She found me! But then she didn’t send any message or give me any information so I could meet her and get my passport back. So I had to wait more. By now I had been waiting for my passport for more than 5 hours.

There was nothing I could do…. I found her email on her f-book, and sent her an e-mail. That was it. That was everything. I couldn’t do anything else but wait for her to respond to one of the many messages I had sent. She was somewhere in the same city as me, with the key to my exit from the city, and I couldn’t find her. And ultimately, I had nobody to blame but myself.

One last thing… I knew what she looked like – she was described as a ‘stunning blond girl’, so I walked around the city just looking for a girl that fit that description. It was hopeless. Hanoi is way too big! I actually walked around the main backpacker-hostel-guesthouse area more than 10 times just hoping to spot her and her two friends, or to have them spot me… nothing.

I was so sad. But this is supposed to be a fun trip. There’s no use in being sad, but there was nothing I could do. I kept checking f-book and my email…. Nothing. 11:30 pm rolls around and I’m tired. There’s nothing I can do. So I go to bed dreaming of a message in my Inbox for the morning. I wake up, anxious, hopeful, but also helpless. It’s Christmas Eve in Hanoi. I’m hoping Christmas will come early.

I check my e-mail… nothing. I don’t know how to express helplessness, but this is what I felt. Utterly, and completely helpless. There was nothing I could do. There are two cheap flights out of Hanoi to Bangkok. One leaves at 9:10 AM, and the other at 11:10 PM. I had already had to skip one that I had purchased. Now, I had to wait to buy the next one until I got my passport. Time is ticking and I’ve got no passport. I eat breakfast. Check my e-mail. Nothing. Walk around the block. Check my e-mail. Nothing.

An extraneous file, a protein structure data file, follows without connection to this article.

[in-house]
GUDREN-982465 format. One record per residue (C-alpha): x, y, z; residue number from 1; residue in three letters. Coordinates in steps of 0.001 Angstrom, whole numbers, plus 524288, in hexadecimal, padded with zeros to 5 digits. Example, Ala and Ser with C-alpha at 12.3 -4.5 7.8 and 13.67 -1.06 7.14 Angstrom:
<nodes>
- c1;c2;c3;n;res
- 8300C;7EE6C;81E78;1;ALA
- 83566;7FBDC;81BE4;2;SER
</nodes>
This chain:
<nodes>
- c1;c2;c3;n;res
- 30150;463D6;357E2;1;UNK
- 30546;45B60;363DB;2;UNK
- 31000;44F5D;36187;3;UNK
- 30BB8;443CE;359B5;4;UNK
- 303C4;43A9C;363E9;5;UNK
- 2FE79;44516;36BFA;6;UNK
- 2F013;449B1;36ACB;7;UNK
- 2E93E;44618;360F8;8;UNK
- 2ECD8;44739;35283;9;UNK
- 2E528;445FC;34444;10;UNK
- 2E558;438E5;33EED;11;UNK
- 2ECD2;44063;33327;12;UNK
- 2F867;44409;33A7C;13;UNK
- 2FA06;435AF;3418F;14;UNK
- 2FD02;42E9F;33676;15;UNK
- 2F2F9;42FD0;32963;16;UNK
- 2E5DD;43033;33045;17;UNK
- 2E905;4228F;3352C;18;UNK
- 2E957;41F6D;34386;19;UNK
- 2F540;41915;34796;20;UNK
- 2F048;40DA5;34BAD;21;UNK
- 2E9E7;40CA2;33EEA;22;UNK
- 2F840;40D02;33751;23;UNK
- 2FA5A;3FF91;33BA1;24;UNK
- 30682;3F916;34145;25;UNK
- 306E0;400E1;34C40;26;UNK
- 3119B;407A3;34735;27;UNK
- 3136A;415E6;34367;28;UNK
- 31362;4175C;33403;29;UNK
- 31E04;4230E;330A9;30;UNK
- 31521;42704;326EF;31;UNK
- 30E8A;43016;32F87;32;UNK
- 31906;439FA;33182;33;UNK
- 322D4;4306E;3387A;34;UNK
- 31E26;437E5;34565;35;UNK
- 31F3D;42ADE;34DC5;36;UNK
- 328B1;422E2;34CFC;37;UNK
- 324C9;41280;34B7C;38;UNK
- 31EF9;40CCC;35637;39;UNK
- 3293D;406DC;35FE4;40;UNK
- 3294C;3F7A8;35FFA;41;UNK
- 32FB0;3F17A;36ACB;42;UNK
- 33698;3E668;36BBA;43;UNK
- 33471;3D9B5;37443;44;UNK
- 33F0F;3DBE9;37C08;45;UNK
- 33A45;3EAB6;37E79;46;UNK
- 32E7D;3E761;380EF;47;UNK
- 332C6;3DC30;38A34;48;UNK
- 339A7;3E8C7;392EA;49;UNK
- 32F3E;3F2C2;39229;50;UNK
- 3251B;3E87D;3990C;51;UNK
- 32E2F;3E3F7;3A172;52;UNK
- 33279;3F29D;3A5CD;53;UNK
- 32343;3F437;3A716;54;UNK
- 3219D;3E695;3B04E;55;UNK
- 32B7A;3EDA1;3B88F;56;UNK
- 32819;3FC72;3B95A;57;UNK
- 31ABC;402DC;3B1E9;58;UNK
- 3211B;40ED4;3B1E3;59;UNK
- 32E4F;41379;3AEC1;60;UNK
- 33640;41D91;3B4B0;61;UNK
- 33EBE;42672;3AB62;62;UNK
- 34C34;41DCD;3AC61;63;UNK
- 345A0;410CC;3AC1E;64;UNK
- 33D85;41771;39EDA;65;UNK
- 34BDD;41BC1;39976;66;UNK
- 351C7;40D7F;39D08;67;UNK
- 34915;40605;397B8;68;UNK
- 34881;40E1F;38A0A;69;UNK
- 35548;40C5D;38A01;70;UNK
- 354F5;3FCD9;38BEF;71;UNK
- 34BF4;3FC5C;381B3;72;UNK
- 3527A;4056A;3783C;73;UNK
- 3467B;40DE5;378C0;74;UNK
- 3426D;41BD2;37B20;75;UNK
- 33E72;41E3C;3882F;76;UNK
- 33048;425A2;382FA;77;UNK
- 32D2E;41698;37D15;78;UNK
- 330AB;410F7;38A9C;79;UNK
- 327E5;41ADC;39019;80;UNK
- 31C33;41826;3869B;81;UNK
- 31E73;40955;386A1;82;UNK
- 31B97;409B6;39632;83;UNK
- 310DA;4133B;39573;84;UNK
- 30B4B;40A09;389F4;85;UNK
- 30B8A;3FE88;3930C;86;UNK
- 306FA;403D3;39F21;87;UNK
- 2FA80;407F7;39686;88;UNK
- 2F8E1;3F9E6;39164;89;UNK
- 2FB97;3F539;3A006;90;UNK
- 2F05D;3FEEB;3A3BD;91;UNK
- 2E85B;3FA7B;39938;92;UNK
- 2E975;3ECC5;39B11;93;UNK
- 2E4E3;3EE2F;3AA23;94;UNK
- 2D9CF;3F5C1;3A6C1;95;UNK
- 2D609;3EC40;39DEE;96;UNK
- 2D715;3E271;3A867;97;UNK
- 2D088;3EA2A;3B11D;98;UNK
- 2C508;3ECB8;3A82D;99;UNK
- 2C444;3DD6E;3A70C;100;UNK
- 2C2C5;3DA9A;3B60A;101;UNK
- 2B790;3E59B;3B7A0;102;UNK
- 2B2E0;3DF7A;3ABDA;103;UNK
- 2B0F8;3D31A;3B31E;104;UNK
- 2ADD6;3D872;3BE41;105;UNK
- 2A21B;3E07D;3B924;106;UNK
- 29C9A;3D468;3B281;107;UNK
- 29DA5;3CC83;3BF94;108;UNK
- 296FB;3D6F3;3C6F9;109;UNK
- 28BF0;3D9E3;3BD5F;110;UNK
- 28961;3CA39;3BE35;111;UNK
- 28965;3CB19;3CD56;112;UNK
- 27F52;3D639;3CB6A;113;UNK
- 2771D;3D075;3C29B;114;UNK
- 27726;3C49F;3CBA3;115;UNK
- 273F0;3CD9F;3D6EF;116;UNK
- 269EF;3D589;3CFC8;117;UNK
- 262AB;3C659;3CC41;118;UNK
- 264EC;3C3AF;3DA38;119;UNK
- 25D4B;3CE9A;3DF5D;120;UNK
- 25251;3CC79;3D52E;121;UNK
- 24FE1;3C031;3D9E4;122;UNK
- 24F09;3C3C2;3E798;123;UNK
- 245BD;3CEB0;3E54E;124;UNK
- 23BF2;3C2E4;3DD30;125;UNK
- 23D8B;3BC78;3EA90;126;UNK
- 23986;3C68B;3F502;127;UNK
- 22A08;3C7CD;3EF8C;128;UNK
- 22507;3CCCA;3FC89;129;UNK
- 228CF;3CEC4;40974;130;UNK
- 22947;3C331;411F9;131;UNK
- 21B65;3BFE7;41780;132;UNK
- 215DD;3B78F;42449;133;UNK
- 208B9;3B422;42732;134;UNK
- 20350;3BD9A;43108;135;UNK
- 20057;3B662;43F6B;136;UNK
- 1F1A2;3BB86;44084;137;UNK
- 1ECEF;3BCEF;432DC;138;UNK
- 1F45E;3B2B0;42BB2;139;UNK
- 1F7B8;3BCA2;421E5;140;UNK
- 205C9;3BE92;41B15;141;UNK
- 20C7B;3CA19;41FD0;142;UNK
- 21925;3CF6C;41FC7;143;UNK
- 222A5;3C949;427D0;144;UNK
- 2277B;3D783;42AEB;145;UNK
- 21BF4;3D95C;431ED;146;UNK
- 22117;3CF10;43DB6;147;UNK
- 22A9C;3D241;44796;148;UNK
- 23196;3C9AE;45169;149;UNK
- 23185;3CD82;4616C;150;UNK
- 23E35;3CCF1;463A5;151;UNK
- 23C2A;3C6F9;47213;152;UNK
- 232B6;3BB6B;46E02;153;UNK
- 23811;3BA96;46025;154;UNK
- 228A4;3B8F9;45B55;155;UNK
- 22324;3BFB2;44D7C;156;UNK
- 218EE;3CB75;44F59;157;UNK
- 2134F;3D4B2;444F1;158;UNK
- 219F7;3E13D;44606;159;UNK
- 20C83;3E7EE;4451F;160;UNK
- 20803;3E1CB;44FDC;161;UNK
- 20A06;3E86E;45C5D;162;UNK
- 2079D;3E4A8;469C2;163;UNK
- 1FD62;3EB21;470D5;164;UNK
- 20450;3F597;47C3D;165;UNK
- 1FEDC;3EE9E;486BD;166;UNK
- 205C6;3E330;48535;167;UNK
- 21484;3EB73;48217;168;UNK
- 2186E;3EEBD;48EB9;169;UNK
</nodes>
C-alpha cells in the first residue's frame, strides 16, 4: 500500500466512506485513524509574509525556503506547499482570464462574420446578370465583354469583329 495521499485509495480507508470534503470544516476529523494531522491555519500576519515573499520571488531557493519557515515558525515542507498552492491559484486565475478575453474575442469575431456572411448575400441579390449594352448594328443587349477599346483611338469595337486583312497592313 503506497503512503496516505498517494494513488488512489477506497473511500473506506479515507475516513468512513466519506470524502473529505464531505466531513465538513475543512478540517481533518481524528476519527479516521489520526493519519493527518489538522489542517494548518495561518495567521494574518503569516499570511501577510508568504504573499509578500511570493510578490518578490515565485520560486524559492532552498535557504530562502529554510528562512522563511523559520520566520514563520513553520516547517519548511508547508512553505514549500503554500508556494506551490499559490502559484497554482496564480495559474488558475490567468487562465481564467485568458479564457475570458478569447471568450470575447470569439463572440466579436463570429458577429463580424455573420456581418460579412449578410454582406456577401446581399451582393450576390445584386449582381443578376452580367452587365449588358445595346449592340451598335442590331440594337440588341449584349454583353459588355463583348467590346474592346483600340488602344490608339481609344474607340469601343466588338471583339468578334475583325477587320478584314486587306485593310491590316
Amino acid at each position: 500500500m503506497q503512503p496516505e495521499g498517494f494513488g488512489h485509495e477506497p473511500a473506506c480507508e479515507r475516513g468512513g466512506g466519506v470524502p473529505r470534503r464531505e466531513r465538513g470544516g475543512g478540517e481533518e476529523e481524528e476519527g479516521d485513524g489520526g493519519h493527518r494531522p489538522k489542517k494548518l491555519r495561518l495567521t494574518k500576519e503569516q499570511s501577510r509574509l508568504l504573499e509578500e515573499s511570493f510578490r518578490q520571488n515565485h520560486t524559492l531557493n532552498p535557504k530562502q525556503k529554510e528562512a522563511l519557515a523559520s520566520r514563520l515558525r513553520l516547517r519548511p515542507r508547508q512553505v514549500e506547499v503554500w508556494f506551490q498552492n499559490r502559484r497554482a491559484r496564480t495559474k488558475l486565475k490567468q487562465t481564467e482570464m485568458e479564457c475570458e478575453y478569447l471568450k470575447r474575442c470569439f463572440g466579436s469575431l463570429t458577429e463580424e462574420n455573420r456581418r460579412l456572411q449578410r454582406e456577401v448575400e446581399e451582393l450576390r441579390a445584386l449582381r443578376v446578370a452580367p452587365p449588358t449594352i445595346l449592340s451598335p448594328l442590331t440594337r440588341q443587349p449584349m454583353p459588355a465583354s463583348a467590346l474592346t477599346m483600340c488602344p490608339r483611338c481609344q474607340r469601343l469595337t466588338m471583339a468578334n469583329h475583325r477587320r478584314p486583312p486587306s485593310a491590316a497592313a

I don’t want to waste another day in Hanoi, especially Christmas Eve – by myself! So, I look online to see what there is to do in this city. The War Museum is the only interesting thing in the city, so I decide to walk there. But first… I check my e-mail. Nothing. Damn.

So I walk 40 mins to the War Museum, after getting lost for a split-second. At the gate, I ask the guard if this is the Museum, because it’s not as obvious as I thought it could be. He replies to me in broken Vietnamese-English, “Clo Munday, Fryday.”

Excuse me?

“Close Monday, Friday.”

I look at my watch. Today is Friday. The museum is closed today. I walk around a second, find the ticket booth, and it says in English, “The museum is open every day except Monday, and F__day.” The “r” and “i” were missing, but I got it. No museum for me today.

Now what? I don’t have any choice but to walk all the way back to my guesthouse. So that’s what I do. I check the internet, and there’s a message! Uh-oh! Is it her? Yes, it is! I read it! She’s online right now. I quickly send her an instant message on f-book. No reply…. waiting. No reply. She has given me a phone number. But it’s not a Vietnamese number. It’s a German number. Then she signs off! Nooooo! I get on Skype and call the German number. Ring… ring…. ring… ring… ring… “halo?”

YES! Finally!! She’s at her hotel. I tell her to wait 6 mins, hop on the back of a motorbike and go straight there. The three travelers are outside waiting for me. I walk up trying to hide my excitement. One guy sitting down in a relaxed position, says to me nonchalantly, “looking for this?” as he holds up my American passport. “Yes, sir I am.” They smile and he hands it to me. Finally, I have my passport back!! I thank them and chat for a minute, but I’m anxious to get out of Hanoi and on to Bangkok to meet Taylor and Nina.

I stop at a backpacker hostel around the corner and hop online to buy a plane ticket. It’s off to Bangkok Christmas morning on the 9:10 AM flight on AirAsia. Merry Christmas!

Losing your passport is not awesome. Getting stuck in Hanoi is not awesome. Don’t lose your passport. I know this sounds obvious, but it’s something that sucks so bad, it doesn’t hurt to keep it in mind.

PS: There’s always a silver lining – yes, that’s the ‘stunning blond’ who had my passport. The plumbers didn’t know it at the time, but she’s a German model. Merry Christmas!

  • Aaronlee Jm

    Hahaha… This could have been a decent script for a Ben Stiller movie. Thoroughly enjoyed it.